Does Alberta Have Jurisdiction To Hear Your Case?
Often, our clients seek legal advice as to whether or not the Alberta courts have the jurisdiction to hear parenting matters from another province. Situations like this occur when one parent resides in Alberta and the other parent resides in another province.
The Divorce Act: Two Step Analysis to Determine Jurisdiction
The law in Alberta under the Divorce Act stems from section 6 of the Act which gives the court discretion to transfer custody and access proceedings to another province in which a child of the marriage is most substantially connected. The Court will engage in a two-step analysis asking – 1) with which province are the children most substantially connected? 2) is the transfer of the application in the best interests of the children? A Court should only decline to order a transfer if it satisfied that the transfer would be contrary to the child’s best interests.
The Family Law Act Using Forum Non Conveniens to Determine Jurisdiction
In determining whether to stay an action, the Court will apply the principle of forum non conveniens, which guides the Court in determining whether jurisdiction is appropriate by asking if there is a different forum that is more convenient and appropriate for the pursuit of the action and securing the ends of justice. “The choice of appropriate forum is . . . to be made on the basis of factors designed to ensure, if possible, that the action is tried in the jurisdiction that has the closest connection with the action and the parties and not to secure a juridical advantage to one of the litigants at the expense of others in a jurisdiction that is otherwise inappropriate… there will be cases in which the best that can be achieved is to select an appropriate forum. Often there is no one forum that is clearly more appropriate than others.”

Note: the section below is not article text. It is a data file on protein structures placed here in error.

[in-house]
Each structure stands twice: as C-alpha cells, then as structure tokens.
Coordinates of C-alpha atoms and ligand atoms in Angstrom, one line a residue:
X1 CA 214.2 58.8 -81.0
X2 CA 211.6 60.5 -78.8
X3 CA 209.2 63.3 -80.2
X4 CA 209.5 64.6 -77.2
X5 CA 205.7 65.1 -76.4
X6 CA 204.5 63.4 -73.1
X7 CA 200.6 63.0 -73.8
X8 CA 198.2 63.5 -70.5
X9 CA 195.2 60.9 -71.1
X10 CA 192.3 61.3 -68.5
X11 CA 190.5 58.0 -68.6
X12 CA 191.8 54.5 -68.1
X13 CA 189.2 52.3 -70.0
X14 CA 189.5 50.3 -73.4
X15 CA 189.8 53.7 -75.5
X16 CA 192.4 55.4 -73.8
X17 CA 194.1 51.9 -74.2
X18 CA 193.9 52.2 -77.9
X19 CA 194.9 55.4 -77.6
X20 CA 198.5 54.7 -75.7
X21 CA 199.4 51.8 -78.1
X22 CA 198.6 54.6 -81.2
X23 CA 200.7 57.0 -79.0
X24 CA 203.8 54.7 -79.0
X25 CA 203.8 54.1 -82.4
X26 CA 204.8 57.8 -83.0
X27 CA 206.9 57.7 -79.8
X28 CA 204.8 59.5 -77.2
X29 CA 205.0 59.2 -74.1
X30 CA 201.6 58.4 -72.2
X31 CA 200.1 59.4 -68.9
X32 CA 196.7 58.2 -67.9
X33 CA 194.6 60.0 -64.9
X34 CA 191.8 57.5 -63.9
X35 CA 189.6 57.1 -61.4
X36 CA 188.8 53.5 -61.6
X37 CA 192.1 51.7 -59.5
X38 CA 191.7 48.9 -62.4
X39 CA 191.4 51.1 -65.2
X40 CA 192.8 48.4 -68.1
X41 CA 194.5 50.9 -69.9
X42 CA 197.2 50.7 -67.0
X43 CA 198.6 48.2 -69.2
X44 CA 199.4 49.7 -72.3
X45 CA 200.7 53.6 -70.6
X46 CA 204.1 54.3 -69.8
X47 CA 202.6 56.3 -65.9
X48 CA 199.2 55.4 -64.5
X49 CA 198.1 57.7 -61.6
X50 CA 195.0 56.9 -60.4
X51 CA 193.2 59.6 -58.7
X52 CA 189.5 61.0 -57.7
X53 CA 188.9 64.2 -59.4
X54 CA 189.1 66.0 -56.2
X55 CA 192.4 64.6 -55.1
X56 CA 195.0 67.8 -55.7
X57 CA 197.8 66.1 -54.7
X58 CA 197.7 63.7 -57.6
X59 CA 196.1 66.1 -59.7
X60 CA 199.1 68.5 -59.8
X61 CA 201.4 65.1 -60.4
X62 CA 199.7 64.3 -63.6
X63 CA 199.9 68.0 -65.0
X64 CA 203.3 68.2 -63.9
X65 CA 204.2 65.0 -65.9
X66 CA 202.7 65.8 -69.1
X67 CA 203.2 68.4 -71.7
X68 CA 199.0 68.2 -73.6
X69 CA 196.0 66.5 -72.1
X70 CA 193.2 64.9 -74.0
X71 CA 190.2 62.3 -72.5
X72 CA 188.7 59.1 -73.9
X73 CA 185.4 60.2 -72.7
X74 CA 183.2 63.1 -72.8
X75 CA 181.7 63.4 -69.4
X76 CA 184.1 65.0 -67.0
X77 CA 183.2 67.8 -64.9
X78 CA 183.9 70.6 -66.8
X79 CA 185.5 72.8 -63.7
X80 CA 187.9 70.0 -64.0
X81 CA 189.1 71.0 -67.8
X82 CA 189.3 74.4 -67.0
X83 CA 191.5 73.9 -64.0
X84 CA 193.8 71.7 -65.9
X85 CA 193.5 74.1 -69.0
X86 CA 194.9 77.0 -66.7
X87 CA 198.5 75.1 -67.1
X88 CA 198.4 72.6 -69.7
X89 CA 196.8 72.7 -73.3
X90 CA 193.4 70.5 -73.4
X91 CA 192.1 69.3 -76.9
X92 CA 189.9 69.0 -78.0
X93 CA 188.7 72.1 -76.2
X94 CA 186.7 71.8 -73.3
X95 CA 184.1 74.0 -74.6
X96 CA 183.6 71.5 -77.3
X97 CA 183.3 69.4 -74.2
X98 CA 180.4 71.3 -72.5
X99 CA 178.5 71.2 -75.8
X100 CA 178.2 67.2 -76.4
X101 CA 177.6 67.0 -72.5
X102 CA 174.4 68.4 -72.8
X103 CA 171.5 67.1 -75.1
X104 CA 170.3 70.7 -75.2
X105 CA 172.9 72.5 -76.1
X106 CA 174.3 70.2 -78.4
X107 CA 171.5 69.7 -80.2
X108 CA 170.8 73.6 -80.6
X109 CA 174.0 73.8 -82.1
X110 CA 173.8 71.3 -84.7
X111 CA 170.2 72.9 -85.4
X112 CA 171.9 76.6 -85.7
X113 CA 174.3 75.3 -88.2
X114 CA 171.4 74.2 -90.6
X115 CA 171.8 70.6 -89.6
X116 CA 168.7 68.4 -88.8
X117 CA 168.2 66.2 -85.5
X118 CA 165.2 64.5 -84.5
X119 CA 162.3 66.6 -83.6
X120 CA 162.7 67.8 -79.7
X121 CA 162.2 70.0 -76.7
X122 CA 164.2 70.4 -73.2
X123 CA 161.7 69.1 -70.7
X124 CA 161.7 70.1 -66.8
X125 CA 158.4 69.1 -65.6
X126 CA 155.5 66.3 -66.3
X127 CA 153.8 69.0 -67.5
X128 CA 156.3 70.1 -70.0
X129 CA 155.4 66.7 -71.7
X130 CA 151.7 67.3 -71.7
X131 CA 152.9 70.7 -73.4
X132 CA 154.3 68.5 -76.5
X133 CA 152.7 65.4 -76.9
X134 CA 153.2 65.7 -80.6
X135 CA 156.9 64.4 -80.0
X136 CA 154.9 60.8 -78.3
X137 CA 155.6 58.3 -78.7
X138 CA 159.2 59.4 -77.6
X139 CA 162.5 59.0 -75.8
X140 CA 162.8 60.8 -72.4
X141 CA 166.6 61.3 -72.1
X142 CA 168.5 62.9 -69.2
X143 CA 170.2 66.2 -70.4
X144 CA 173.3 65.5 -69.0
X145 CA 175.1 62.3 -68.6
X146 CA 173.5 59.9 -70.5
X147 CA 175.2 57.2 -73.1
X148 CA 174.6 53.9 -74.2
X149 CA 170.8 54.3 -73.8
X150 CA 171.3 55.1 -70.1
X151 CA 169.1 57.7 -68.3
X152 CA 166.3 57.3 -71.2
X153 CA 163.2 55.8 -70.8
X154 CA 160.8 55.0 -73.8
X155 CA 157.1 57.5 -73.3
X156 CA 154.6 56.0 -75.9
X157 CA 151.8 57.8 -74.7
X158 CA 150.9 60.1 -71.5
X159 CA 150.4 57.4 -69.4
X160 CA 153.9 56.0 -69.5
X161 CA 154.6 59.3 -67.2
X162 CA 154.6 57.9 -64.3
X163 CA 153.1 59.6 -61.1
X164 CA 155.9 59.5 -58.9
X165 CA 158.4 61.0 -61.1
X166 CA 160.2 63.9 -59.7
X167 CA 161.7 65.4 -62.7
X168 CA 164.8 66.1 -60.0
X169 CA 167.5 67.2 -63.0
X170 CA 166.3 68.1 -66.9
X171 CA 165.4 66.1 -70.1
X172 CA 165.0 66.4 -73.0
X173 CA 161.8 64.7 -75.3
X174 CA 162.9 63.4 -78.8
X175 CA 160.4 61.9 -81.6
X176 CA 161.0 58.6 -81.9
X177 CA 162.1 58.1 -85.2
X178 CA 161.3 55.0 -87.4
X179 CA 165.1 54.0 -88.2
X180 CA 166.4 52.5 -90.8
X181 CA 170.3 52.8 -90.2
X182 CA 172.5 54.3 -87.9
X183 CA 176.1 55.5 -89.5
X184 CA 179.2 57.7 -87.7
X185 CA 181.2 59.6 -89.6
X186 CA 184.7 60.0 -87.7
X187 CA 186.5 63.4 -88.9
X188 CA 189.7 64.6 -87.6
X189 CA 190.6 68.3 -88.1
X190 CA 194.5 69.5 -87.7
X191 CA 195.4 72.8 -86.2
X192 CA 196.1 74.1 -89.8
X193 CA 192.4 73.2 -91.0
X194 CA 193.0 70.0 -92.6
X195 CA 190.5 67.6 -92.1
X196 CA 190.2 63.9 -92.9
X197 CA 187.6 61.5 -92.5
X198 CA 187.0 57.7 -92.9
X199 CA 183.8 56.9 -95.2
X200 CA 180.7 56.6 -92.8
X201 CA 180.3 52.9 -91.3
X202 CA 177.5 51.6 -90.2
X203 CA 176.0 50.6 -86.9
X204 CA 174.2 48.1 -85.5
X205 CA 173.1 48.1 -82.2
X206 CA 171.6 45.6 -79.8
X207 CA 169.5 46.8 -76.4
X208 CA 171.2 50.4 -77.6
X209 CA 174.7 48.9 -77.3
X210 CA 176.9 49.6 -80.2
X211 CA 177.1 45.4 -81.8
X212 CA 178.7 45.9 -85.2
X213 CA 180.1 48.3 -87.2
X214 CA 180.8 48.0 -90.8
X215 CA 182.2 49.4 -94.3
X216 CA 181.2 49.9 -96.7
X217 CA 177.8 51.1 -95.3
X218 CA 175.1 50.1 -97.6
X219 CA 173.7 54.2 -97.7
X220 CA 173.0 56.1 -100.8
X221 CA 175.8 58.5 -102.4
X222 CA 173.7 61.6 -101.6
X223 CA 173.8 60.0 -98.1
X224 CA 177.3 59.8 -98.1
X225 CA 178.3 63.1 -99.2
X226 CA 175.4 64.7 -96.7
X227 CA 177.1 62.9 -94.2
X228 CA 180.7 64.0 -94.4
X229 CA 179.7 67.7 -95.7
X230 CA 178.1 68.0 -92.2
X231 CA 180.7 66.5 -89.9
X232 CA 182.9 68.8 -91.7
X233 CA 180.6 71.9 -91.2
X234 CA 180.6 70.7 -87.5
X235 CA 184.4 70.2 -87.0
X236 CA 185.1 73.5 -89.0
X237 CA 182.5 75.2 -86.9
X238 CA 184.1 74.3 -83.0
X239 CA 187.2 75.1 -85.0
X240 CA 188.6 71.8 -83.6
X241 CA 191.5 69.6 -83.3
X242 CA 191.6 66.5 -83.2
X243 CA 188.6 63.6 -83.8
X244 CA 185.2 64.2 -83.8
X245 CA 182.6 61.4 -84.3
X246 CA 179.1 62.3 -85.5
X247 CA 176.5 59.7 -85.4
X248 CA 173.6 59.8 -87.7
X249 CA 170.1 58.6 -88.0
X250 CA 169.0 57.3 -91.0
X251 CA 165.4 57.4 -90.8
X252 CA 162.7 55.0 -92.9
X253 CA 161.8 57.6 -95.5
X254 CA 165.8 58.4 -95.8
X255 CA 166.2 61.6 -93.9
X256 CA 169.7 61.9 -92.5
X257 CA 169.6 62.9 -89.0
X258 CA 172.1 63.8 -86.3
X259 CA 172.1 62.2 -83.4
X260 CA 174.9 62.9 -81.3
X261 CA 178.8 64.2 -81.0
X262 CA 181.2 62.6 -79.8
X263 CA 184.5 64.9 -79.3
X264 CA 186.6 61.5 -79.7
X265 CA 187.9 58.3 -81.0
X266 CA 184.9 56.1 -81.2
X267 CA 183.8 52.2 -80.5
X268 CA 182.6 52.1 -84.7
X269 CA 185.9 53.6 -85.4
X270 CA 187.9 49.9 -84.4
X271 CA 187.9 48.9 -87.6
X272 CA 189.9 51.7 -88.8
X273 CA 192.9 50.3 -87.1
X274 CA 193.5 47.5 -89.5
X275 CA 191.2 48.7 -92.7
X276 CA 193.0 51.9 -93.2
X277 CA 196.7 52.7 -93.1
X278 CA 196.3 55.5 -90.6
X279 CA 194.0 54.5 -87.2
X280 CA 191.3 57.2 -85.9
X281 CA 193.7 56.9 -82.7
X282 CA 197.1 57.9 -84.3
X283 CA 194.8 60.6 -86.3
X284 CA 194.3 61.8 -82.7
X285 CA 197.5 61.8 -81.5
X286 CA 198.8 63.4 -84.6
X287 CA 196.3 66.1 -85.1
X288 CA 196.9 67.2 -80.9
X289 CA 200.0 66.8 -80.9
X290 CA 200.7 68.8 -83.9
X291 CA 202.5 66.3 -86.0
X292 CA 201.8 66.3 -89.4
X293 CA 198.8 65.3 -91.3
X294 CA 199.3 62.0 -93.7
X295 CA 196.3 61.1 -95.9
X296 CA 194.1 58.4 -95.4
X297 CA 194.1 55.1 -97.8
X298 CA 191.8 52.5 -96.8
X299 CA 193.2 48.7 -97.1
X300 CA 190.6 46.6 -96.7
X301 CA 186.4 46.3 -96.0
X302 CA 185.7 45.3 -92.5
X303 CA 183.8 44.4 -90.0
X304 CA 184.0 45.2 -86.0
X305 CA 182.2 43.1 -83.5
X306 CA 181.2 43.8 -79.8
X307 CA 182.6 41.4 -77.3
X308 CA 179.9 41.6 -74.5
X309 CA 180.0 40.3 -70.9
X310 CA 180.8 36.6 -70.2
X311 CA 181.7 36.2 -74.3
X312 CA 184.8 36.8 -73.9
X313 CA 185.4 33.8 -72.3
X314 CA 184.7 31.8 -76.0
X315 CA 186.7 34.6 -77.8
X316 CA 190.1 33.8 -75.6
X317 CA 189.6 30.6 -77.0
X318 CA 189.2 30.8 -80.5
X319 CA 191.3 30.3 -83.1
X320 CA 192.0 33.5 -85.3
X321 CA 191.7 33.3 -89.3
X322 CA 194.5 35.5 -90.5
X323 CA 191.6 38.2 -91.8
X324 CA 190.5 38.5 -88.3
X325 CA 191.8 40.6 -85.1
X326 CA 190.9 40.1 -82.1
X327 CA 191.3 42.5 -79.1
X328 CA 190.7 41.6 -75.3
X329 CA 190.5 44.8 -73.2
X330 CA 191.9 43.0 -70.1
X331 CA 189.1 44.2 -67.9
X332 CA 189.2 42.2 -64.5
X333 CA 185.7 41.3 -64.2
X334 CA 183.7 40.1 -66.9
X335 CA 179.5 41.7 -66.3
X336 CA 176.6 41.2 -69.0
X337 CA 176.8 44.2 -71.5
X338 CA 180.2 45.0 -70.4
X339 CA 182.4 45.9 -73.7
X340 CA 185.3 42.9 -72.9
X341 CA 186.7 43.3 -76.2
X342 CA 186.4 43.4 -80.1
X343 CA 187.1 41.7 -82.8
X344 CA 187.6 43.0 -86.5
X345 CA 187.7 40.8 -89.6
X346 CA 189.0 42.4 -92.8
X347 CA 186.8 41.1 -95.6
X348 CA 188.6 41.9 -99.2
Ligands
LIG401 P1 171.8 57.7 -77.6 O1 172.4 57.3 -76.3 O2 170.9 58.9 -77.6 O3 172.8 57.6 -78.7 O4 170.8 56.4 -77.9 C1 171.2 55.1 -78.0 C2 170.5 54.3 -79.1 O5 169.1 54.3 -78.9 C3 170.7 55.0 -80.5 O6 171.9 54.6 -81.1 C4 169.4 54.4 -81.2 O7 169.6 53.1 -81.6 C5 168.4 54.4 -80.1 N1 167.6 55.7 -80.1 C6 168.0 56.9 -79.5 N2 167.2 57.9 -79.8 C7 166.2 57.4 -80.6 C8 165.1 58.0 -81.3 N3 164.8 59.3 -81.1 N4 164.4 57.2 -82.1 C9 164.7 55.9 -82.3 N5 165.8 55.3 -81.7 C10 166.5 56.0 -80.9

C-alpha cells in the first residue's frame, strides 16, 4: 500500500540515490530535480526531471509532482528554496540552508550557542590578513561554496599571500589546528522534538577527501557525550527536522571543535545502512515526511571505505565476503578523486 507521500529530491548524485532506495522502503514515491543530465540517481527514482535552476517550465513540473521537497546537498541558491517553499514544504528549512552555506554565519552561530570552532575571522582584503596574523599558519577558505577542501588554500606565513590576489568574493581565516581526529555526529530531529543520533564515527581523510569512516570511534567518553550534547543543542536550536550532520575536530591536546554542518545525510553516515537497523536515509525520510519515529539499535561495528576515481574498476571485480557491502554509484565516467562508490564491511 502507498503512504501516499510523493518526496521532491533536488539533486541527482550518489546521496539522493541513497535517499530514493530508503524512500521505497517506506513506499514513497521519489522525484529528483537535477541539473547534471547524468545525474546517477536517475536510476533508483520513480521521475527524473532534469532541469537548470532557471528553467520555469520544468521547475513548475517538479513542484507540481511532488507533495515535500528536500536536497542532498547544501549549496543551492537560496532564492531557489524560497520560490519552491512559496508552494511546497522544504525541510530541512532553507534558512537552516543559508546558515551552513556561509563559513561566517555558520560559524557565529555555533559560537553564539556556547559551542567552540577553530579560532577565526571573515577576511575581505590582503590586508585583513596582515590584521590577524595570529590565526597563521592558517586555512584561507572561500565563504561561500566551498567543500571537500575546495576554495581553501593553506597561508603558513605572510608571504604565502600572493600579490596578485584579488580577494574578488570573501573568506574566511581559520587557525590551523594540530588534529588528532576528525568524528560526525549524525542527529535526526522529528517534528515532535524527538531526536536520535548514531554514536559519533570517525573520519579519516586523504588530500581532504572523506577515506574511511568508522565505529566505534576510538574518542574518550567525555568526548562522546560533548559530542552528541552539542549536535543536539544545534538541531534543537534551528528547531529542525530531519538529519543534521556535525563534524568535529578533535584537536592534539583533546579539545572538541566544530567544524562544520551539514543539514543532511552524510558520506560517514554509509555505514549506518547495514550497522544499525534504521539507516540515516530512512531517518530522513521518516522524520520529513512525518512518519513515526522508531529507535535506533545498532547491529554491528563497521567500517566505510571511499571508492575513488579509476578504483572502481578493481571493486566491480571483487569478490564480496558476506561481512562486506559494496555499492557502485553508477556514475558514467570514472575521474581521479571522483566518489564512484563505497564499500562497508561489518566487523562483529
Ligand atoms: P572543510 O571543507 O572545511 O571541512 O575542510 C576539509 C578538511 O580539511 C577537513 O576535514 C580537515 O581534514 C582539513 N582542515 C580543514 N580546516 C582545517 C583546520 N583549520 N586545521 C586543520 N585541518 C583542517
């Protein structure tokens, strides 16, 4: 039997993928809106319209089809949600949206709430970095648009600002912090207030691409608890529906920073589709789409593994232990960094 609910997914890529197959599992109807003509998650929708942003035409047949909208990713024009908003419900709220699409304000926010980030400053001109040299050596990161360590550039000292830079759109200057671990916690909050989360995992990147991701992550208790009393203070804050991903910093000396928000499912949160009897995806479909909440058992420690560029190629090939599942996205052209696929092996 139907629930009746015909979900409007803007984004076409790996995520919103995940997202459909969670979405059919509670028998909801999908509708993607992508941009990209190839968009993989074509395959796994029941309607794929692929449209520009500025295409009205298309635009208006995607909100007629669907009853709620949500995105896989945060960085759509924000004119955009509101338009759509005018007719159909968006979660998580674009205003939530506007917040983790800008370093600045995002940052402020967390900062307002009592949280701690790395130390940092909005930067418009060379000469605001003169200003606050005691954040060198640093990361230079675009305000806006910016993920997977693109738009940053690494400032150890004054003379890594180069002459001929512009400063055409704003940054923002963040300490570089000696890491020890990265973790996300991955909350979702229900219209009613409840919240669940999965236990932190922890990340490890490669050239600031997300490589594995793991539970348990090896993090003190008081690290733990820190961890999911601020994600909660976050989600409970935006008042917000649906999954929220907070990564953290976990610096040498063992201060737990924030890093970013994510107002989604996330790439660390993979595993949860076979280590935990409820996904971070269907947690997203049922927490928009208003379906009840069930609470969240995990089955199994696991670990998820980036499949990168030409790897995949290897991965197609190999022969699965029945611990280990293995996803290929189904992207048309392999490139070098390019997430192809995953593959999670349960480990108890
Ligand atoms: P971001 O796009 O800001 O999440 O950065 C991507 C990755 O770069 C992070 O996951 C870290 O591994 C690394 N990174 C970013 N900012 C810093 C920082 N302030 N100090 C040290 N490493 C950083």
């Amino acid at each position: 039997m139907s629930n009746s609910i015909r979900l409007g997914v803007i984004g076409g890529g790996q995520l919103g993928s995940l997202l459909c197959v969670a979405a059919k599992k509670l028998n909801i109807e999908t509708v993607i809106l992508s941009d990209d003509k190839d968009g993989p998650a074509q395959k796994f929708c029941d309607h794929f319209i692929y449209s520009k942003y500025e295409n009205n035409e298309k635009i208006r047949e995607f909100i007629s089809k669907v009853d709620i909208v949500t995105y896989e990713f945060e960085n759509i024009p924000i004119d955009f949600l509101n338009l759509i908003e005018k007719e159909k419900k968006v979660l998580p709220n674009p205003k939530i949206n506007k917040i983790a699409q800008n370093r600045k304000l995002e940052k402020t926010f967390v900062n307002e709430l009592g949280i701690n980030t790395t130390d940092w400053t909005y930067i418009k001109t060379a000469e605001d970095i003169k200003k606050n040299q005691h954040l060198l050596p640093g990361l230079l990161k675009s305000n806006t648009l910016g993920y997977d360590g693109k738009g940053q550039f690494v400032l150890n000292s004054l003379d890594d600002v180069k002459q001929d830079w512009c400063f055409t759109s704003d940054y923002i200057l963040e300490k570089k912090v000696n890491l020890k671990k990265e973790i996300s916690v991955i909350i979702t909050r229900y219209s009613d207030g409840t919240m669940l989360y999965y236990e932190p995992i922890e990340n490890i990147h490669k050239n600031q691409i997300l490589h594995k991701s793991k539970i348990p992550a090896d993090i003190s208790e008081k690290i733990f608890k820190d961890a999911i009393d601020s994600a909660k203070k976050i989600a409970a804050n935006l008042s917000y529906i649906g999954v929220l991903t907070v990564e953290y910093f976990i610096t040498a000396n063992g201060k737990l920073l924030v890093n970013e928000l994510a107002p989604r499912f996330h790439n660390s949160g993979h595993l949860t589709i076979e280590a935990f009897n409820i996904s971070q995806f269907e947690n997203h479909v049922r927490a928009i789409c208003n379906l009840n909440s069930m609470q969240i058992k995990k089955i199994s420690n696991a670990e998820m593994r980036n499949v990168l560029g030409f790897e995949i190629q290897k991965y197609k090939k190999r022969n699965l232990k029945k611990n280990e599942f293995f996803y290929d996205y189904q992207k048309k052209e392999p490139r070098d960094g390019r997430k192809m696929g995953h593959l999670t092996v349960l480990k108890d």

Case Law: Matt v. Rammasoot
This case dealt with a situation under the Family Law Act and not the Divorce Act. The children were born and raised in Thailand. The children lived in Thailand for most of their lives, but lived briefly in Canada. Mother brought application to return to Thailand with children and the Court allowed this. The Court ultimately found that Thailand had jurisdiction over the children The Court noted that the Family Law Act does not have specific jurisdictional provisions and thus went through the forum non conveniens to determine what was most appropriate. The Court discussed the four-part test and looked to the following factors:
- The location of the majority of the parties;
- The location of key witnesses and evidence;
- Contractual provisions that specify applicable law or accord jurisdiction;
- The avoidance of multiplicity of proceedings;
- The applicable law and its weight in comparison to the factual questions to be decided;
- Geographical factors suggesting the natural forum; and
- Whether declining jurisdiction would deprive the plaintiff of a legitimate juridical advantage available in the domestic court.